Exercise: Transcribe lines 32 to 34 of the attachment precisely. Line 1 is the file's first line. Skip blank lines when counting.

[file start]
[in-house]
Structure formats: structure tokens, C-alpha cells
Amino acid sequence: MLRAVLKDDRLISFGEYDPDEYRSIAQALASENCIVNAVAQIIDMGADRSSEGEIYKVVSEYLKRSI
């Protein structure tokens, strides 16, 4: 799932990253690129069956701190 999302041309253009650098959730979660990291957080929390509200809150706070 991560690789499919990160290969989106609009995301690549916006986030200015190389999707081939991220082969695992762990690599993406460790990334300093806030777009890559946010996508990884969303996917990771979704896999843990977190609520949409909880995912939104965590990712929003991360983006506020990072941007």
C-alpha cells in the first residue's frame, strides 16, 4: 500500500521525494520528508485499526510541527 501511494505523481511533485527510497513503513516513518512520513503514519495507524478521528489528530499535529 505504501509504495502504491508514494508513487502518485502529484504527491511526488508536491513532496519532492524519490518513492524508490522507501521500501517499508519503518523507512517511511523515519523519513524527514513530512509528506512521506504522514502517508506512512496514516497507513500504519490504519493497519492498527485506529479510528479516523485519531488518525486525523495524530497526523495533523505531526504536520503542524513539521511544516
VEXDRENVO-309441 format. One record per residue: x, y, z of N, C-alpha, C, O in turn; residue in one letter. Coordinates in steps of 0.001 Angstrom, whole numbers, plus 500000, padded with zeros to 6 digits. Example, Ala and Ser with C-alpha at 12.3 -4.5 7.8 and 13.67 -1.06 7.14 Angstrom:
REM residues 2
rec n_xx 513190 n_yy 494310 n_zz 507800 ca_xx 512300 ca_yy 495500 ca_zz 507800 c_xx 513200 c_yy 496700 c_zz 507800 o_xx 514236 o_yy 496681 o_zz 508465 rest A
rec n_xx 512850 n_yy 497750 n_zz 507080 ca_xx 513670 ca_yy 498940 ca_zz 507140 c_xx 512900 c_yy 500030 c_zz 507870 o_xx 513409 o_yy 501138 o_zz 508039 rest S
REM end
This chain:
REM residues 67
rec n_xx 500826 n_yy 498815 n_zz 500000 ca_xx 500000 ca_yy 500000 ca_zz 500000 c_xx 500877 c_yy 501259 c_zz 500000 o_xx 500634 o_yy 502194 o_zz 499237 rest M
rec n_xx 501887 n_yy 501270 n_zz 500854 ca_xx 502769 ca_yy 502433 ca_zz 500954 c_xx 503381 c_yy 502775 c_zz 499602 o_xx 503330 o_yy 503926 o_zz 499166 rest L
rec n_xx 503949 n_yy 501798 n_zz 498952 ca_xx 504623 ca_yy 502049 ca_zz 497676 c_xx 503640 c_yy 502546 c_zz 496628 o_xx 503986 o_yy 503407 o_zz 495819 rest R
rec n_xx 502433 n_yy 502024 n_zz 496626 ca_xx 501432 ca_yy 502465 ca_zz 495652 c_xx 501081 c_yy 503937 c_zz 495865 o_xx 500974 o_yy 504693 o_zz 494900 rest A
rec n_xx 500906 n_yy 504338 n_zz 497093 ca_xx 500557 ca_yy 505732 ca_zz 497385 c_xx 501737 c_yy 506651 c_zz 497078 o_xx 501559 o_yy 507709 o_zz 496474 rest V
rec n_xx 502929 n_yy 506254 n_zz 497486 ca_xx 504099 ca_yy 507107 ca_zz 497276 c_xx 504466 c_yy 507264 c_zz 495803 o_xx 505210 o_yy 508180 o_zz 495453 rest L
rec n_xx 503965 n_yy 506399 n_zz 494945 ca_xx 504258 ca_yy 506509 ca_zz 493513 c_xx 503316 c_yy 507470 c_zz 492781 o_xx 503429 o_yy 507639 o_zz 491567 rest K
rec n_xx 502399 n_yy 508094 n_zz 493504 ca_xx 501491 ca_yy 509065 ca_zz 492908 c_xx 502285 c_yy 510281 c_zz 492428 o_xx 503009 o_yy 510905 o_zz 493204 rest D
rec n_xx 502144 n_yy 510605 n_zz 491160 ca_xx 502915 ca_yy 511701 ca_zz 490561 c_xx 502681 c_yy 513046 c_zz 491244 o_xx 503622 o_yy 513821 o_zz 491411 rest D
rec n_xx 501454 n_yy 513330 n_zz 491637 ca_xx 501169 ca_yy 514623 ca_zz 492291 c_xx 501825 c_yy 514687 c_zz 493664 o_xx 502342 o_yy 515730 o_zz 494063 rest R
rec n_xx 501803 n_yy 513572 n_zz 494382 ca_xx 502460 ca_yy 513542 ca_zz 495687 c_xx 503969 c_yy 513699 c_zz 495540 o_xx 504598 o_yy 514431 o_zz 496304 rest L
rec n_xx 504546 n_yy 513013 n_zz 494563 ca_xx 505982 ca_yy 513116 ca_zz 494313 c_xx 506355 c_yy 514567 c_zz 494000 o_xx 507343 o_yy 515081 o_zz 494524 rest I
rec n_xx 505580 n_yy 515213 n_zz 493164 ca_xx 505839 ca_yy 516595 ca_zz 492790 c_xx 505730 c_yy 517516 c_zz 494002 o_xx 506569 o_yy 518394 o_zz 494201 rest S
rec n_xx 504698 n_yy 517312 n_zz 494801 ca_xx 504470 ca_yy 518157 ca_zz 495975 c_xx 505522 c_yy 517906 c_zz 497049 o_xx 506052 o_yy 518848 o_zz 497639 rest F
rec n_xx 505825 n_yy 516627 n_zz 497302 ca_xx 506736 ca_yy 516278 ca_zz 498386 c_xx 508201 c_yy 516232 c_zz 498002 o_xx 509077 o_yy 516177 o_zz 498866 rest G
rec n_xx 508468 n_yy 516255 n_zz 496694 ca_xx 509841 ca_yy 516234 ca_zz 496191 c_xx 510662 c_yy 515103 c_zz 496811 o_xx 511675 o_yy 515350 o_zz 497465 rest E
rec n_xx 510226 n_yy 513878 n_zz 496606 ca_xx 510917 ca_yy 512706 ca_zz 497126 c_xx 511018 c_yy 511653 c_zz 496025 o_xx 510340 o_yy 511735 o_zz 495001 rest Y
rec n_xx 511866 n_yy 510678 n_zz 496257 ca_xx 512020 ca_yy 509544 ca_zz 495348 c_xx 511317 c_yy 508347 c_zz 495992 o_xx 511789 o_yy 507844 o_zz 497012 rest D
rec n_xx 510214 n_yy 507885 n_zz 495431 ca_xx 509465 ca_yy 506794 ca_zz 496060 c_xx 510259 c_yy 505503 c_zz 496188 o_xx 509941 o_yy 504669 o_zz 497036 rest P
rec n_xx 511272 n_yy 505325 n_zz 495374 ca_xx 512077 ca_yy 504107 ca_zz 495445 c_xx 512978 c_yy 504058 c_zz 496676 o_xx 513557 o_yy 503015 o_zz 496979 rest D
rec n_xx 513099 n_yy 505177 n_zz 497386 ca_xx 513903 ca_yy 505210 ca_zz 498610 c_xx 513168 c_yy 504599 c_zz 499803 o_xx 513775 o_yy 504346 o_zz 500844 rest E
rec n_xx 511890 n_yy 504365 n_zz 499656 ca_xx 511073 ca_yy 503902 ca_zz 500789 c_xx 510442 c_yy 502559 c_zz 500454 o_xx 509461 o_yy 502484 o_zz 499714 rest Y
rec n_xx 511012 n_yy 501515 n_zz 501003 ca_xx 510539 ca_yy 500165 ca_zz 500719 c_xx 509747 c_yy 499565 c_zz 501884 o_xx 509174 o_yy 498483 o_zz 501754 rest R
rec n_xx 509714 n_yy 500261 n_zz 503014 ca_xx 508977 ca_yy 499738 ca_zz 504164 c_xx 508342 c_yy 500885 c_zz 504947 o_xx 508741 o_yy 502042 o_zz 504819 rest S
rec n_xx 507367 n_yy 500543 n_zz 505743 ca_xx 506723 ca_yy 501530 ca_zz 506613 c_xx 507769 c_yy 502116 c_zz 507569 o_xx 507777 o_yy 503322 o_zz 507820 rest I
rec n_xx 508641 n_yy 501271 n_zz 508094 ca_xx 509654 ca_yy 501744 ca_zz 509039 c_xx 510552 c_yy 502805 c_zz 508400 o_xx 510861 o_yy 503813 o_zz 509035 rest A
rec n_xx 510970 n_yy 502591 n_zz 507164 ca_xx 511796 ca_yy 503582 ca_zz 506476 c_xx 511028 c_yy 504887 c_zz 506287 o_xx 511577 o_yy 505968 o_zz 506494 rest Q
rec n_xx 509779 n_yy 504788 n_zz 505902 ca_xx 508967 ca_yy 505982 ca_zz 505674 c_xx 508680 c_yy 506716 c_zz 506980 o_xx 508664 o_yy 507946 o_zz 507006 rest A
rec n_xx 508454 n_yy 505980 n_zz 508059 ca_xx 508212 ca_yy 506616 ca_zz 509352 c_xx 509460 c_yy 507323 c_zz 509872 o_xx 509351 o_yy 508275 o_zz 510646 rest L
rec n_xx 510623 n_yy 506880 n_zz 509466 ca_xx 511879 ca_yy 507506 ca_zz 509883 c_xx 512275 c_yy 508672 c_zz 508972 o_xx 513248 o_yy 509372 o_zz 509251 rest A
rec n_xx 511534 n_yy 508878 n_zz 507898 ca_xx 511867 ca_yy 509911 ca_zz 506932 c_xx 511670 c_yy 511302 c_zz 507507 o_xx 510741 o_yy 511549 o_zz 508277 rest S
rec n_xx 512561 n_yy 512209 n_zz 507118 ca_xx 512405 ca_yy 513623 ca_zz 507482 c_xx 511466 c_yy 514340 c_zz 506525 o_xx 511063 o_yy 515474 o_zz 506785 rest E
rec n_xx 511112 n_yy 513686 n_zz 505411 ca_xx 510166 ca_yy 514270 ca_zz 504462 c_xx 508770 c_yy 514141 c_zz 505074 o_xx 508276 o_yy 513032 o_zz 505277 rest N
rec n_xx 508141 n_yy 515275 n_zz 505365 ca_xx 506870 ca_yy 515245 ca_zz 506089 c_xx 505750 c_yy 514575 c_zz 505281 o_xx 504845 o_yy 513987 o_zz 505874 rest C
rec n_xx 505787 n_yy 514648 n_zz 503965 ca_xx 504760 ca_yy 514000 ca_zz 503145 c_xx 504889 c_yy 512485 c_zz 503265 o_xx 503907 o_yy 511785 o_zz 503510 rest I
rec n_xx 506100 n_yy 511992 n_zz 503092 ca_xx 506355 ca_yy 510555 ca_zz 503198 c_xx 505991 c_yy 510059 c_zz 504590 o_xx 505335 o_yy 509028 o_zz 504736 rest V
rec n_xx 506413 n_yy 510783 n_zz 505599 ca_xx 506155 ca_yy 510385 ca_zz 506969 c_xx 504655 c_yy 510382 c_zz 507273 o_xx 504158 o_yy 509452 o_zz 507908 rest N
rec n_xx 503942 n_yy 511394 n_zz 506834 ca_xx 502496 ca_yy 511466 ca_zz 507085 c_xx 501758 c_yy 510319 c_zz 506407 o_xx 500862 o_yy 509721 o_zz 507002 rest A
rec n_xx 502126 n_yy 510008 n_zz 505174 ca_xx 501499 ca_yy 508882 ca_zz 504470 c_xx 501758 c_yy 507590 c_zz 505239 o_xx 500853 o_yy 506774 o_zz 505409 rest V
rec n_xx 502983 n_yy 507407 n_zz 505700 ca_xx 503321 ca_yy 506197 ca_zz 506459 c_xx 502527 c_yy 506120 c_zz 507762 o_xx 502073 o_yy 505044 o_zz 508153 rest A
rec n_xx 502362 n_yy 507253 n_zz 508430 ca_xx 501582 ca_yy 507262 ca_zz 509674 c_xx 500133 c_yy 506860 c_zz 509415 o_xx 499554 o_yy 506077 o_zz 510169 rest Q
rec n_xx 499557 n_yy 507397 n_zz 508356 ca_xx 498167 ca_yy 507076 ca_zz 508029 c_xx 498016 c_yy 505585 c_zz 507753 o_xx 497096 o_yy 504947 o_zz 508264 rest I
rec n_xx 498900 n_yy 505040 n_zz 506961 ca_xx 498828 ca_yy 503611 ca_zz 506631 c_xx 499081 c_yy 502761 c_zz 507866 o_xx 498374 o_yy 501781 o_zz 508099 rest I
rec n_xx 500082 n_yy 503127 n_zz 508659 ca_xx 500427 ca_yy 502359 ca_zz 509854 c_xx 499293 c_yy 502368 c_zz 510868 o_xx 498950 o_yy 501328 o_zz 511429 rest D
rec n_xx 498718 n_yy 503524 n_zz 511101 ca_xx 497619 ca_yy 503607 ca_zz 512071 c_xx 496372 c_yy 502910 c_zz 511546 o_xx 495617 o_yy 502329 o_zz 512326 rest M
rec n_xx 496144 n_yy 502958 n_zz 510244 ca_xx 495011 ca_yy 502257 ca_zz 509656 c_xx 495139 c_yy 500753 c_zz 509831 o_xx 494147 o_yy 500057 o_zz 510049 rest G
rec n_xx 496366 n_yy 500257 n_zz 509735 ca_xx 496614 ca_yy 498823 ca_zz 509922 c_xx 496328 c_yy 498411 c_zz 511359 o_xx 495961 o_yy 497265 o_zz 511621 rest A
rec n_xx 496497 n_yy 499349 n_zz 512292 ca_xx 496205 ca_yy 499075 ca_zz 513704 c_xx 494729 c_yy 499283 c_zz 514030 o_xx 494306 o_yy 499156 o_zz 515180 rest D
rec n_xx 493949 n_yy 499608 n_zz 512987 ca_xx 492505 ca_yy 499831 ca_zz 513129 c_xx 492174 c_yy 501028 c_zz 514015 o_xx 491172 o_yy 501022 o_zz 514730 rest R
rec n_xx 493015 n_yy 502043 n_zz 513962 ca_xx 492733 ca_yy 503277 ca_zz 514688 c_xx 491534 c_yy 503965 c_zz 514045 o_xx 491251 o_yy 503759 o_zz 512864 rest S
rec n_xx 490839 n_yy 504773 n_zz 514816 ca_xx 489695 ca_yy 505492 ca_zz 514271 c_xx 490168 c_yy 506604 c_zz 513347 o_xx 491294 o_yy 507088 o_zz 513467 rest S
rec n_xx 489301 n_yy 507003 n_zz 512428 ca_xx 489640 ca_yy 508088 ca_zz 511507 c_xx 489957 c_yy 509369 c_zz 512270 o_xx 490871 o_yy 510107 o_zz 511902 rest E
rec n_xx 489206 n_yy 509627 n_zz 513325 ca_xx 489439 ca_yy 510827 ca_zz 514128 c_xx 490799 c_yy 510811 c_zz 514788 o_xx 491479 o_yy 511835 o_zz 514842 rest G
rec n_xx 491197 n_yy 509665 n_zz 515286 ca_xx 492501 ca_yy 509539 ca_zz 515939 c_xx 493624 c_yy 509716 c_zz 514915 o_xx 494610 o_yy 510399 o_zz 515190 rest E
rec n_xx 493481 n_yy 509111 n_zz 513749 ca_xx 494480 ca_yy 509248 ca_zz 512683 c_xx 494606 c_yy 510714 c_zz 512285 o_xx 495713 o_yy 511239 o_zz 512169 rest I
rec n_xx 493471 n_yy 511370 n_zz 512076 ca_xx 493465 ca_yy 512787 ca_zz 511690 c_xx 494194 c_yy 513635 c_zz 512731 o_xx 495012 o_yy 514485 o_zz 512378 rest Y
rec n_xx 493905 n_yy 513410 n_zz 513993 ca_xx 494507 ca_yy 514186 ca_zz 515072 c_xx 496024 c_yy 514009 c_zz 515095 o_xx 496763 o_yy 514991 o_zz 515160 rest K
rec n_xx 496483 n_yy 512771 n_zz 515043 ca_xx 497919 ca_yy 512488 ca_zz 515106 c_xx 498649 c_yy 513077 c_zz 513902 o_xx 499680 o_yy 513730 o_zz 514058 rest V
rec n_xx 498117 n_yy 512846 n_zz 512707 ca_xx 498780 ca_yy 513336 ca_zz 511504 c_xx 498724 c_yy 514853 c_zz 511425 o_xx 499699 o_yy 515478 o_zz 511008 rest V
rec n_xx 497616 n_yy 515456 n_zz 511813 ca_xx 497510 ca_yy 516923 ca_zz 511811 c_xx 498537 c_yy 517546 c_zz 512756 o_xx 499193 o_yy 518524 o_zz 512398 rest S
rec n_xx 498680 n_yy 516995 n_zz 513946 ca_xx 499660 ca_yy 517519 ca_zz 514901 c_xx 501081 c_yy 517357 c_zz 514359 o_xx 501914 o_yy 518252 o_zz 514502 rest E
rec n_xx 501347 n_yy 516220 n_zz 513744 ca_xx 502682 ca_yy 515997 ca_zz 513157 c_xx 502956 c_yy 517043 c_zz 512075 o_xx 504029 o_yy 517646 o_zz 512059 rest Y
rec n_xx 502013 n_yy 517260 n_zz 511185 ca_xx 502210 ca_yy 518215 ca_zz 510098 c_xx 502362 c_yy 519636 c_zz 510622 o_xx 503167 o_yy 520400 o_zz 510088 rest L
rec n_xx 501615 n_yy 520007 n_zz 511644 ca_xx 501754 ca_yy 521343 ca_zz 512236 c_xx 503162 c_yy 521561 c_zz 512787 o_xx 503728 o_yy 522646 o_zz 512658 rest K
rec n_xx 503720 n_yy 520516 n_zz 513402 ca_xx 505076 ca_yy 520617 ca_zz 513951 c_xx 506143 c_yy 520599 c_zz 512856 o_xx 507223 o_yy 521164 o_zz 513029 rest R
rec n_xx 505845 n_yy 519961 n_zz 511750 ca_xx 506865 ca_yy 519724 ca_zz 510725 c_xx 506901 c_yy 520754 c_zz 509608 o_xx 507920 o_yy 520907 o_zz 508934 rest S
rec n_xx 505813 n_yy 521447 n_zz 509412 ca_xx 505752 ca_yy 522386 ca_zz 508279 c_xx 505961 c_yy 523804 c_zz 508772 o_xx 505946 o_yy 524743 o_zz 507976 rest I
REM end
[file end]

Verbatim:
rec n_xx 511272 n_yy 505325 n_zz 495374 ca_xx 512077 ca_yy 504107 ca_zz 495445 c_xx 512978 c_yy 504058 c_zz 496676 o_xx 513557 o_yy 503015 o_zz 496979 rest D
rec n_xx 513099 n_yy 505177 n_zz 497386 ca_xx 513903 ca_yy 505210 ca_zz 498610 c_xx 513168 c_yy 504599 c_zz 499803 o_xx 513775 o_yy 504346 o_zz 500844 rest E
rec n_xx 511890 n_yy 504365 n_zz 499656 ca_xx 511073 ca_yy 503902 ca_zz 500789 c_xx 510442 c_yy 502559 c_zz 500454 o_xx 509461 o_yy 502484 o_zz 499714 rest Y